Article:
Number of London transport staff dying with Covid-19 increases to 60 – Evening Standard


he number of London transport staff dying with Covid has increased to 60, including 46 bus workers, it was revealed today.

The total figure, up three from 57 revealed earlier this week, includes staff working for the private bus firms contracted by Transport for London to run the capital’s buses, plus Tube and rail staff and TfL head office workers. The death toll includes 37 bus drivers and nine other bus workers, such as bus station staff.

Transport for London commissioner Andy Byford said: “I would like to express my sincere condolences to the families and loved ones of our 60 colleagues who have sadly passed away from coronavirus.

“Their tragic loss is devastating for us all, and I and everyone at Transport for London would like to pay tribute to the critical role they played in London’s fight against this global pandemic. We will never forget them.

“Our heroic frontline staff and colleagues across the transport industry are the beating heart of London and have kept this great city moving through one of the most challenging periods in its history and helped ensure life-saving critical workers were able to do their jobs. I would like to pay tribute to them all.”

The Government’s vaccine delivery plan states that phase two of the roll-out – once over 50s have received the jab – may include “targeted vaccination of those at high risk of exposure and/or those delivering key public services”.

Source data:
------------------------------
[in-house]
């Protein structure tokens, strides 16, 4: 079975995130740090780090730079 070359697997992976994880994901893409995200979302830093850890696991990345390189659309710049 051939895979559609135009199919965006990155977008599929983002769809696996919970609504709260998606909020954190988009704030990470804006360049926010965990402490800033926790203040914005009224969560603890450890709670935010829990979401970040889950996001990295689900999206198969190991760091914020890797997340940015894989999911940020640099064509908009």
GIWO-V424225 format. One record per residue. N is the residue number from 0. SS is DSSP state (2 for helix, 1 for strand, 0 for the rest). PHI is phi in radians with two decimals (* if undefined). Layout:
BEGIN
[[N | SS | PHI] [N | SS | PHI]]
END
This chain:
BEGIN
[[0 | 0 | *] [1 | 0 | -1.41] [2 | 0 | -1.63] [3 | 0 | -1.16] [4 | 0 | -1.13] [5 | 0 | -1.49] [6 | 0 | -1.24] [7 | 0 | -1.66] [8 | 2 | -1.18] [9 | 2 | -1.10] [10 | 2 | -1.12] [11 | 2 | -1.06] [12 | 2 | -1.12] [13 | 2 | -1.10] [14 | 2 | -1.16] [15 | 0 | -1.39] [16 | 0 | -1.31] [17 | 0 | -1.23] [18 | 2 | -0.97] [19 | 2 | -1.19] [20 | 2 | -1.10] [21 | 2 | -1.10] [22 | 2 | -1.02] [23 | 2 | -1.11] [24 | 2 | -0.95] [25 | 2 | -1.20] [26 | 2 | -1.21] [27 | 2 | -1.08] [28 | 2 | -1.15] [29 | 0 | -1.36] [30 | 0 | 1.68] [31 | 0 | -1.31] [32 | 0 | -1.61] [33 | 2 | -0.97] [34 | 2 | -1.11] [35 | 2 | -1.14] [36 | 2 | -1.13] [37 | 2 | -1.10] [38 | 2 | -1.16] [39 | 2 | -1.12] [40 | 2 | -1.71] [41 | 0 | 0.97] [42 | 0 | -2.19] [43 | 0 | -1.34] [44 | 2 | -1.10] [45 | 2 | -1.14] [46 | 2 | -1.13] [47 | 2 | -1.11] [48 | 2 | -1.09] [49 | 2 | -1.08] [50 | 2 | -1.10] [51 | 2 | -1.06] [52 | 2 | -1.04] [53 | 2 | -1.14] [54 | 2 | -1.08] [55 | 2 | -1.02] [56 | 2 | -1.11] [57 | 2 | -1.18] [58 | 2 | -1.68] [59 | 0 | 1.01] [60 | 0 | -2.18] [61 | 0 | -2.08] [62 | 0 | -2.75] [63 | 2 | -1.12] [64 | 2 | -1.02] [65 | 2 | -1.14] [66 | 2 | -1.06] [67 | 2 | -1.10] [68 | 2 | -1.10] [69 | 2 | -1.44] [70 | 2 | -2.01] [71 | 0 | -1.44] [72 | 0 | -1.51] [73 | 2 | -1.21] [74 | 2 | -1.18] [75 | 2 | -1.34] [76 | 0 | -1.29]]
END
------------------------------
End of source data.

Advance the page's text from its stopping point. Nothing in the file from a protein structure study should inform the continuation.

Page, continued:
There are high-level concerns among London politicians that teachers, TfL staff and Metropolitan Police officers might be more vulnerable to infection due to the public-facing nature of their work and because they cannot work from home.


More than 3,300 TfL staff are said to be off work sick, shielding or isolating. One in seven London Ambulance staff are currently off sick or isolating.

Nick Hague, headteacher of Marner primary school in Tower Hamlets, died just before Christmas after contracting covid.

Officials leading the Covid response in the capital are trying to secure rapid testing of transport workers and police to free them from self-isolation and enable them to get back to work.

London’s public health chief Professor Kevin Fenton told a City Hall inquiry into covid this week that he supported the principle of distributing jabs based on likely exposure to the virus rather than vulnerability to the disease, once the first priority groups had received their doses.


Professor Fenton said: “I think the evidence on key workers… and other factors which can increase the risk of acquiring severe disease may well be another way of thinking about who gets prioritised.

“Rather than focusing on one characteristic – a person’s job – it may be that it is the combination of risk factors that would help to identify an even better, more sophisticated prioritisation strategy.”